No doubt the decision to build the bridge in my town was based solely on cost. What design can give me the most bridges for the least money? Can we use existing ‘off the shelf’ components? Which installation crew is the cheapest? Then ask those questions in a blind bidding process and pick the cheapest option.

It won’t create anything lasting, or beautiful. It won’t make my heart sing every time I walk to the library. The galvanized steel handrail won’t feel good when I hold it. But hey, at least the builder was chosen through an objective and fair process. And Our Tax Dollars were used ‘responsibly.’

I find that sad.  And a missed opportunity.

There are a hundred opportunities every year to add art and beauty and good design to the world we live in. To choose the beautiful and interesting as well as the functional. To move people with our public spaces.

It’s time to add beauty to the conversation.

Buried Trolley Line on Albert Street

I took this photo while walking to work last week — it's a bit of urban archeology as a City work crew (who is re-paving Albert Street Bridge) uncovered the old trolley lines that used to run the length of Albert Street.  

Then they proceeded to cut them out and continue repaving.
Too bad in a way.  It made me think about what Regina would be like if it was still compact enough to support a trolley line.  Sort of like in this video:

Posted via email from madbaker’s posterous

Heading home

Writing this post from the waiting area in the Victoria airport. Anothe sunny calm morning – I’m going to miss these excellent mornings…

This was a great trip. Great sites, super adventures and really, really relaxing. Vancouver Island has a lot to offer, and the laid back attitude is a very important part of life here. We’re going to do everything we can to bring this attitude back to Regina. We’ve been blessed with very livable cities here – cities that remain about people rather than cars. I’m ready to recommit to moving Regina further in this direction – whether that’s local markets, bike lanes, or better public transportation. I don’t want to move, but I don’t want to have to drive everywhere either.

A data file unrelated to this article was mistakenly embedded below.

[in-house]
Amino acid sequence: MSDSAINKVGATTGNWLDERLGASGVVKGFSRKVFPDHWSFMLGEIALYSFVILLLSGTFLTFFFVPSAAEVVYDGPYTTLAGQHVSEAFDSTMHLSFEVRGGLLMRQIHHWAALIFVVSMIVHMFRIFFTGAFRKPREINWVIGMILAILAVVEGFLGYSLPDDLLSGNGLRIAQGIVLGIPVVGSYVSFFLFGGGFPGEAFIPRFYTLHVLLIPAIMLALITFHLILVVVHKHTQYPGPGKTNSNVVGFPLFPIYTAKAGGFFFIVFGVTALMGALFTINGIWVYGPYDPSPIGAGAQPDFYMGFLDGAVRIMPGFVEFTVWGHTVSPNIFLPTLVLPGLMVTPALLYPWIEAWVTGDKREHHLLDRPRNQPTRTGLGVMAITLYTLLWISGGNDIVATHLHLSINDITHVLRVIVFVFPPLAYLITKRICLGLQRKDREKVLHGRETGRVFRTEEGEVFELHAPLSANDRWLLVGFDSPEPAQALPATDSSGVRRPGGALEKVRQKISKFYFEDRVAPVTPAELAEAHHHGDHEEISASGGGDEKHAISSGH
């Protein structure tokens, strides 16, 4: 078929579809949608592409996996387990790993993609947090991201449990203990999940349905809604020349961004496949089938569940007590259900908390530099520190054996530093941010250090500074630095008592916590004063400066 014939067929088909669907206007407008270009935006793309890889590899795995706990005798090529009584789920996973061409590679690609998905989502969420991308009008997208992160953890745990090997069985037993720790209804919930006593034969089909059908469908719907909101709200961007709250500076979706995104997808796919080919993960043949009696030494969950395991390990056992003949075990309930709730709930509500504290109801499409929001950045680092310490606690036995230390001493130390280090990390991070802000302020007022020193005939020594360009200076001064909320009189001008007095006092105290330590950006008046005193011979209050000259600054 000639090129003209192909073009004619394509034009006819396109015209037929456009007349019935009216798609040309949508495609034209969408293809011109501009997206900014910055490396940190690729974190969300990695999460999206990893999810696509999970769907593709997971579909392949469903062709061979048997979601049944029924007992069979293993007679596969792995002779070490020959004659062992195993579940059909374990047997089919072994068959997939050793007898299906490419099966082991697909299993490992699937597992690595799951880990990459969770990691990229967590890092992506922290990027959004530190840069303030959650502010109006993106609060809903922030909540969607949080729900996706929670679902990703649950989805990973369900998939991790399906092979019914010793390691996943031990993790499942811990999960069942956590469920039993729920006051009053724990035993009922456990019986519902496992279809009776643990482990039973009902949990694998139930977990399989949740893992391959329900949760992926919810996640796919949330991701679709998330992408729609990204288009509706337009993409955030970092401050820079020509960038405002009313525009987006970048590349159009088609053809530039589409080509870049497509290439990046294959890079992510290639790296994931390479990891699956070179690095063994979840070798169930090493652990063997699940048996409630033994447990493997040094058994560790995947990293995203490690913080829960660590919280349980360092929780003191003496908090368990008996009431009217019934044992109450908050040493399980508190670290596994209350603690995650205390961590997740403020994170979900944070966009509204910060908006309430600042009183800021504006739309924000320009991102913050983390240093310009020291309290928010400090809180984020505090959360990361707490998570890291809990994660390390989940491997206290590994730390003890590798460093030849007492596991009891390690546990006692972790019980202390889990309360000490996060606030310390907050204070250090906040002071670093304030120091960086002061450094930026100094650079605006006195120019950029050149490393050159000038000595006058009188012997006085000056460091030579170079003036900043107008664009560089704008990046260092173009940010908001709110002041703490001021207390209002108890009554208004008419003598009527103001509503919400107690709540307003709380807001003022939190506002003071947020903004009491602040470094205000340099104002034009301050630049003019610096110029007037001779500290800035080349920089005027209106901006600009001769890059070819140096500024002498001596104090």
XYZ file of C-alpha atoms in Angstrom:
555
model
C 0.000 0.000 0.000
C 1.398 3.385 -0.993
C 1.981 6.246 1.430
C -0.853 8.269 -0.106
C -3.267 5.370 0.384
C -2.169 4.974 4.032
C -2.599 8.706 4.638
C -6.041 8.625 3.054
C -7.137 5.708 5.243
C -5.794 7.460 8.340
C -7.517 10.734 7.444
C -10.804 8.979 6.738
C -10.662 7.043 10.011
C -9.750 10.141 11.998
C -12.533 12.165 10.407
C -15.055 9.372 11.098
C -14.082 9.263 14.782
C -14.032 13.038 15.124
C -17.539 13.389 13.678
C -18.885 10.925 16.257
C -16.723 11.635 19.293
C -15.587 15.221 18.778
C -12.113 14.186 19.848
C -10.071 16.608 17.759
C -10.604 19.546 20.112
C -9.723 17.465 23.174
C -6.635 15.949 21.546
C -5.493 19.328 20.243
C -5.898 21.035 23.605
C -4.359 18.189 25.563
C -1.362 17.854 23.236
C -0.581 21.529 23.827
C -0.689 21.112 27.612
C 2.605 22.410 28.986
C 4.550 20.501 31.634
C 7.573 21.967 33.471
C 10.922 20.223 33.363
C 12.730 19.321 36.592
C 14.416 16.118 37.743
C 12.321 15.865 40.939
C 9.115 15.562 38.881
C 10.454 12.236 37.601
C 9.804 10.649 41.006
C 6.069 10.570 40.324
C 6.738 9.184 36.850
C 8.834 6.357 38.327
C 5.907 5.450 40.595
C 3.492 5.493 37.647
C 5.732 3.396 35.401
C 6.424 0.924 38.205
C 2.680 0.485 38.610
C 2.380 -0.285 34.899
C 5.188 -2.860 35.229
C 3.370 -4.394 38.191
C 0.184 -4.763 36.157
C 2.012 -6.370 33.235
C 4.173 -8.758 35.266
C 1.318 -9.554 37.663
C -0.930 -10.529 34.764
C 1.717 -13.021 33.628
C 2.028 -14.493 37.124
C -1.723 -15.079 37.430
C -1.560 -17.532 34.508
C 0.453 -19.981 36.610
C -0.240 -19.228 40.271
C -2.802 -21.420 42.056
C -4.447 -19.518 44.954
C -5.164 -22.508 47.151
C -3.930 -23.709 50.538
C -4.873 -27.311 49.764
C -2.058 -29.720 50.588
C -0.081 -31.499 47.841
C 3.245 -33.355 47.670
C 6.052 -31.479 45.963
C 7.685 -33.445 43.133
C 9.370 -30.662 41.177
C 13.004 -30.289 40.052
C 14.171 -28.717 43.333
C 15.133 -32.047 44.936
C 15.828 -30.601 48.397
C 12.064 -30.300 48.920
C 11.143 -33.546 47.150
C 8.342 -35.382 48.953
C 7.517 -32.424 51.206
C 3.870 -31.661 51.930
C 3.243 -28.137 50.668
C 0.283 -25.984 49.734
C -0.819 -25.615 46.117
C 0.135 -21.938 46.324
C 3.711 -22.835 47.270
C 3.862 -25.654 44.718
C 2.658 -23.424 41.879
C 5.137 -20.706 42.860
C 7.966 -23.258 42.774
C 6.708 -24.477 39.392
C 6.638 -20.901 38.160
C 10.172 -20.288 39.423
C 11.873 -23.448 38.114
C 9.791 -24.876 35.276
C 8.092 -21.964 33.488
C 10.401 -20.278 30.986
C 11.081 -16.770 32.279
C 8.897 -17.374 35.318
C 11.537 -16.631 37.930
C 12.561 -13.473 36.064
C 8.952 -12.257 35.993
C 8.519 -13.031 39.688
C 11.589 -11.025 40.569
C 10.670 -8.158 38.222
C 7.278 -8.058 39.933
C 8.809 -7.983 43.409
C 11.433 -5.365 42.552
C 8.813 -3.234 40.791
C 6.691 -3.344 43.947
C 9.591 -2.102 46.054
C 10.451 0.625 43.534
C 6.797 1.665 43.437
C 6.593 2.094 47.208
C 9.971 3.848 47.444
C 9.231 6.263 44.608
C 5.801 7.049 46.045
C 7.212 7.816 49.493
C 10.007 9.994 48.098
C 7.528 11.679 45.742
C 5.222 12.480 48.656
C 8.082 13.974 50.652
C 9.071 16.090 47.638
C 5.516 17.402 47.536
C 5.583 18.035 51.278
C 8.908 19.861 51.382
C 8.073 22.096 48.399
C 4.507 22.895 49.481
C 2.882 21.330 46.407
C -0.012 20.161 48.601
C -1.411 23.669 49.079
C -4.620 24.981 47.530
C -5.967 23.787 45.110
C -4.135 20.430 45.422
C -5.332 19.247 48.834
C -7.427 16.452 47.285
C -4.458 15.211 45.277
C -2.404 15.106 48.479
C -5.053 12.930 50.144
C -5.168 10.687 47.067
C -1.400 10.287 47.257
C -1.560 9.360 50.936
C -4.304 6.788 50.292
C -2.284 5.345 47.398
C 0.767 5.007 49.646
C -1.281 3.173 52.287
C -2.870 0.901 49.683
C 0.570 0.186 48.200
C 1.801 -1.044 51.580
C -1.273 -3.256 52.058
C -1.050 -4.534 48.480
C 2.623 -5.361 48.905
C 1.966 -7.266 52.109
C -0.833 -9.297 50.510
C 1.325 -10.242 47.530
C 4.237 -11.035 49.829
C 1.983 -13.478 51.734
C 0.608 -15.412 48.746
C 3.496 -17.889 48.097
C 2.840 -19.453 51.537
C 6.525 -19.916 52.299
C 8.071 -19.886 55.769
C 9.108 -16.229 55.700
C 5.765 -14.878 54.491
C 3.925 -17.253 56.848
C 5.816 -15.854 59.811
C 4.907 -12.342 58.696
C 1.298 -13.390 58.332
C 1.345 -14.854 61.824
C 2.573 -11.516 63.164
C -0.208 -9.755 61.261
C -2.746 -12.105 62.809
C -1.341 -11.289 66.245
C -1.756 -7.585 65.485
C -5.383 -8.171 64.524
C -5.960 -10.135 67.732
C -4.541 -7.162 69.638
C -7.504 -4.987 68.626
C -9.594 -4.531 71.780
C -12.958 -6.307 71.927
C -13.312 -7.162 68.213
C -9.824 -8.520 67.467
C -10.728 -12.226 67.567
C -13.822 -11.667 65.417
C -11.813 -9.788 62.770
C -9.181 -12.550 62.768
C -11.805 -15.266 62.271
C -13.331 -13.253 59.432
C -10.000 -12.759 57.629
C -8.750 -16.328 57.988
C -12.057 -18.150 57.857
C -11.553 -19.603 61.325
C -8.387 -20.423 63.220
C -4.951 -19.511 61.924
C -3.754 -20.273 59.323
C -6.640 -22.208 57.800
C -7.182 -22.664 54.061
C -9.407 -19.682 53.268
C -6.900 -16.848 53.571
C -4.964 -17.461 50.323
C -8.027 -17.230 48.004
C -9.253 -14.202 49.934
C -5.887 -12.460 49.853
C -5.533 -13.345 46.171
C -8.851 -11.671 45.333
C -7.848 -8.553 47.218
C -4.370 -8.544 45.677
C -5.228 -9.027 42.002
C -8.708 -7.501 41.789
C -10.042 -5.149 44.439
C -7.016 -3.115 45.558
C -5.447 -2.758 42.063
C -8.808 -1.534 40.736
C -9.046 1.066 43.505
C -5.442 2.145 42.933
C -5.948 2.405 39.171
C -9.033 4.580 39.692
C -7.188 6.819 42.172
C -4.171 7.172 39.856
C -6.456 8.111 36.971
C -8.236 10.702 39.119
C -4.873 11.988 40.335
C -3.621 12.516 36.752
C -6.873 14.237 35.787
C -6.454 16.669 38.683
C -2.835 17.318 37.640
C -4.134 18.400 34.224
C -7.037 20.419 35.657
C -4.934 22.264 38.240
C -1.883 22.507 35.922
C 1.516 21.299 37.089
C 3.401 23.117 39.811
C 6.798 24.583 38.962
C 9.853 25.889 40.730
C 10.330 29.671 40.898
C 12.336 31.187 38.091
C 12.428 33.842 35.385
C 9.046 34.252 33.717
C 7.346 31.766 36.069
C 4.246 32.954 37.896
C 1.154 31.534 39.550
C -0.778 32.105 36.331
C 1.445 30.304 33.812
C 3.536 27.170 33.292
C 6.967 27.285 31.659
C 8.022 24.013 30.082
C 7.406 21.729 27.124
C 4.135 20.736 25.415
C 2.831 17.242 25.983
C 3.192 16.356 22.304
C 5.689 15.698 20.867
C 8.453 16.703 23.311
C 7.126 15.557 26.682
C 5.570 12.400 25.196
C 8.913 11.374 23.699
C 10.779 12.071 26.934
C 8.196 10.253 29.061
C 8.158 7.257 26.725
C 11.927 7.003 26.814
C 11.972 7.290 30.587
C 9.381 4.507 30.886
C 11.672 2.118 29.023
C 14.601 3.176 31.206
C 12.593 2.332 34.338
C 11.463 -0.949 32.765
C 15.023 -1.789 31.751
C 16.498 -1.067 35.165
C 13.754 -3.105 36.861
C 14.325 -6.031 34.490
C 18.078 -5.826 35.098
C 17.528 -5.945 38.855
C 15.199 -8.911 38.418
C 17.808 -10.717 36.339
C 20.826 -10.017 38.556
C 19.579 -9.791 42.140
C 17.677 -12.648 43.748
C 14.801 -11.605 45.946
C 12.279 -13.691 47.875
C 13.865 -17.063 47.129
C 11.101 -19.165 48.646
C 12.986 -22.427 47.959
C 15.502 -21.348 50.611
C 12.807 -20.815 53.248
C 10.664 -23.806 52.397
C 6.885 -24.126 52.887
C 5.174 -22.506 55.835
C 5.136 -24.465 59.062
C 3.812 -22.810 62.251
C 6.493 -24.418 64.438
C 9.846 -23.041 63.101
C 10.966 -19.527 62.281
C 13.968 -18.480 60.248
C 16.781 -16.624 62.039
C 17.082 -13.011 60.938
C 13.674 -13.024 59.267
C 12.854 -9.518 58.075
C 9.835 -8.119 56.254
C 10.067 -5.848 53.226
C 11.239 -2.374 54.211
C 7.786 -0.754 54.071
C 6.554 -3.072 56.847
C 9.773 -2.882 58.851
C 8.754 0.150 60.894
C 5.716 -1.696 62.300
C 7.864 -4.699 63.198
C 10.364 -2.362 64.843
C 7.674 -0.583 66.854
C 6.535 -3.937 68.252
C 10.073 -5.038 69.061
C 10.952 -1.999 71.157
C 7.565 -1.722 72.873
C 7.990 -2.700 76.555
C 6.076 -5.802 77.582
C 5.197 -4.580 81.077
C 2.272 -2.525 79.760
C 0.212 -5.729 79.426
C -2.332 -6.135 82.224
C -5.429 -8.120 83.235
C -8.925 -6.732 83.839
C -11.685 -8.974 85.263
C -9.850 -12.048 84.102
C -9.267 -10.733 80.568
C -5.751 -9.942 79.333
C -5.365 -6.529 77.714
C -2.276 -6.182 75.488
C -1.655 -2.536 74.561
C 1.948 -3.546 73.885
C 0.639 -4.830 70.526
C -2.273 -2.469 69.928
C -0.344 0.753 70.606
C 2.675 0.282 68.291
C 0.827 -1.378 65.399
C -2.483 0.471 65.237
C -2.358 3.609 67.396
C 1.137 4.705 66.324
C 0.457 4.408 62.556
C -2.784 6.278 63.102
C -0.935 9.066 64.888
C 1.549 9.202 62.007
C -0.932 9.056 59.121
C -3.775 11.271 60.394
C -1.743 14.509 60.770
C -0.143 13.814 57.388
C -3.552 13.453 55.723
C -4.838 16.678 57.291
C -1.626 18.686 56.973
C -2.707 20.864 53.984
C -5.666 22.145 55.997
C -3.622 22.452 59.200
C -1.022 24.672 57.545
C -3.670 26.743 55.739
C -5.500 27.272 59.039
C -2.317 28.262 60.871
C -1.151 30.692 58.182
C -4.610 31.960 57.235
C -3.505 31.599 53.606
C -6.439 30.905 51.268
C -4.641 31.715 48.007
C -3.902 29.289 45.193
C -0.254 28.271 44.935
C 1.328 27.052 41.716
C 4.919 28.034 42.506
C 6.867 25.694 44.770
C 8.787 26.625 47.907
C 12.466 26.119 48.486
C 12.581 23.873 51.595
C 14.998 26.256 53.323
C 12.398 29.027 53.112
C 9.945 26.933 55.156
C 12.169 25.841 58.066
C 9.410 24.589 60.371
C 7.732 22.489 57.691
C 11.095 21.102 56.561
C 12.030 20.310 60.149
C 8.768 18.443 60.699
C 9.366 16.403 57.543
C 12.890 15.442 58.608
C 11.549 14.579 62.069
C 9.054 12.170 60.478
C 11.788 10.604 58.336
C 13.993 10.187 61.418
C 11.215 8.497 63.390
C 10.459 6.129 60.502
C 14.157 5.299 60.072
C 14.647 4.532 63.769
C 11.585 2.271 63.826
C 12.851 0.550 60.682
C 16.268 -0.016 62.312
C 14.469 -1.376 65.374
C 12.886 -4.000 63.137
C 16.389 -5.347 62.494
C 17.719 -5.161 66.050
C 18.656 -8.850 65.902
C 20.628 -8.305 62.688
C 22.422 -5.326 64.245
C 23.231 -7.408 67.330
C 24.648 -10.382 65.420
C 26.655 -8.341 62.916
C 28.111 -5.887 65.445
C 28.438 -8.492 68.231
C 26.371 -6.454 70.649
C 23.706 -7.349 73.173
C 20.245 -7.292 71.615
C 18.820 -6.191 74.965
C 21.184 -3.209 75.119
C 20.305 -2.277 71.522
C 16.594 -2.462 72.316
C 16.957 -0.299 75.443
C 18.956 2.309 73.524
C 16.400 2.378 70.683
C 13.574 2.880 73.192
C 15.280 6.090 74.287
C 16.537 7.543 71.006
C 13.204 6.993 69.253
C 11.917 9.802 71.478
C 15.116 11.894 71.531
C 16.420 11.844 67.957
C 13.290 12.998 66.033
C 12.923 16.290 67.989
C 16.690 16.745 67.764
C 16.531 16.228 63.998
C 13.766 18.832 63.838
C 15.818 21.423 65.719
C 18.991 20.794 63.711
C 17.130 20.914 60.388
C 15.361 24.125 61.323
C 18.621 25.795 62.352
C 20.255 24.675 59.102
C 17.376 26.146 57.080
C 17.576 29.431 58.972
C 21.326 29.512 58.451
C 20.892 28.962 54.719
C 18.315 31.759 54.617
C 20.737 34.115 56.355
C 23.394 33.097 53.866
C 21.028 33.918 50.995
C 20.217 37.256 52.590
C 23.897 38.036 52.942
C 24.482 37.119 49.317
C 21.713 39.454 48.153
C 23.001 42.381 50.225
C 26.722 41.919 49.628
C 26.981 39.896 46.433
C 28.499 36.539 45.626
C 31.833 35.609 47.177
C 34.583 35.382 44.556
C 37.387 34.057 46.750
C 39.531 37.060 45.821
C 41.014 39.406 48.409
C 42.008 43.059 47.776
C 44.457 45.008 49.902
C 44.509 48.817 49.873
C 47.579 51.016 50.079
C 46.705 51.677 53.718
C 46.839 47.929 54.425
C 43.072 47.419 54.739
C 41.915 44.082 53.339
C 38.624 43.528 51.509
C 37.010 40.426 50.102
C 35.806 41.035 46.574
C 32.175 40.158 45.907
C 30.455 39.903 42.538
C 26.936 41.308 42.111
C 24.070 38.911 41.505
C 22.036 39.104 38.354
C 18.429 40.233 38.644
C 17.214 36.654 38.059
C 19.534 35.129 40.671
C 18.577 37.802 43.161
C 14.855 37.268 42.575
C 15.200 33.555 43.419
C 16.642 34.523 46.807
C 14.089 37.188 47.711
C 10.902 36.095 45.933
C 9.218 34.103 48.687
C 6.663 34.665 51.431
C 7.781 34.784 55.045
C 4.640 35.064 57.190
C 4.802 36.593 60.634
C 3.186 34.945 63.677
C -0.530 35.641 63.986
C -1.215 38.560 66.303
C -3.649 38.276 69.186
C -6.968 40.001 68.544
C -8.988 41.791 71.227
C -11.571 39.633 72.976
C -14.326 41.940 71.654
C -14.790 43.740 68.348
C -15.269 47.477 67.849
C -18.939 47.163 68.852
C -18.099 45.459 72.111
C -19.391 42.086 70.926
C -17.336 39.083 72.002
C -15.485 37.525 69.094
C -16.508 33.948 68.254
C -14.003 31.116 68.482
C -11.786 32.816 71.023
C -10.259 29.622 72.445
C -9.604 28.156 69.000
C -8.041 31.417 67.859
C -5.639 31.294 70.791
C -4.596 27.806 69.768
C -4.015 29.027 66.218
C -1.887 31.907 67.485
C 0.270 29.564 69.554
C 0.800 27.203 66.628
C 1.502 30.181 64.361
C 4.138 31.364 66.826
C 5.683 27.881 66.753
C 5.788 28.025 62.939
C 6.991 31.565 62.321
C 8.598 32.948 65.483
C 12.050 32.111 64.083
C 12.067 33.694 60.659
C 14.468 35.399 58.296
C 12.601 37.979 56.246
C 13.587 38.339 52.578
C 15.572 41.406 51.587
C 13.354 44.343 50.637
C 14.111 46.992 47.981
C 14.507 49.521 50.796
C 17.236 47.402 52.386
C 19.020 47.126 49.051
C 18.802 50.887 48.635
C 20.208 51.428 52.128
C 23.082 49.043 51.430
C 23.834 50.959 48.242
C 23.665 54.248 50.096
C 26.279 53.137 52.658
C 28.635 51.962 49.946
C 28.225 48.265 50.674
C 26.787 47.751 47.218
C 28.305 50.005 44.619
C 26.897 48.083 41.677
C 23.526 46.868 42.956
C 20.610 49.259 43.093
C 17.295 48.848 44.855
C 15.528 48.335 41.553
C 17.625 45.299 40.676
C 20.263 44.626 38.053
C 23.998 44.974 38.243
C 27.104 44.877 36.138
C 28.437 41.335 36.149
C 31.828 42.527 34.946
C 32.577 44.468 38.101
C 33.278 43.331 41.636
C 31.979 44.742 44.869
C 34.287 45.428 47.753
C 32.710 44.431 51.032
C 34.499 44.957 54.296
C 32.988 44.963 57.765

Let’s see how this new mood holds up when I go to work tomorrow…

Am I Fiscally Conservative? Do I Want to Be?

In Left or Right? « Touamoto Sakimata-Smith my buddy Greg talked about being ‘fiscally conservative’ and it got my blood flowing a bit — brought back an earlier conversation I had with my city councilor.

I’ve had a problem with the term ‘fiscally conservative’ for a while now, because I see it as having mixed meanings.

I think I’m ‘fiscally conservative’ with my own money because I don’t do into debt for things (pay cash whenever I can, pay down the mortgage ASAP, do without if I don’t have the money.) I also don’t own any penny stocks or precious metal funds.

But insofar as public policy, I believe that we’re better off as a society if there is a strong ‘Common Good’. I believe that there is value in public services far beyond the cost of them. Because of that I’ve been a strong advocate for public libraries, public education and city services.

I don’t subscribe to the opinion that all taxes are evil by definition and that we should cut every public service possible in order to keep taxes down. I want to make sure my governments are managing our shared pool of money well, but I WANT to pay taxes and I WANT my taxes to go toward strong public services. So I’m much more concerned about getting the most common ‘bang’ for my tax buck than paying fewer tax bucks.

I also don’t have a problem paying more taxes than someone who lives in a smaller house or makes less money. If I have ‘more’, I don’t have trouble paying more.

Can I still call myself fiscally conservative? Has the term been co-opted to imply ‘I Hate Taxes’ or am I using the term incorrectly?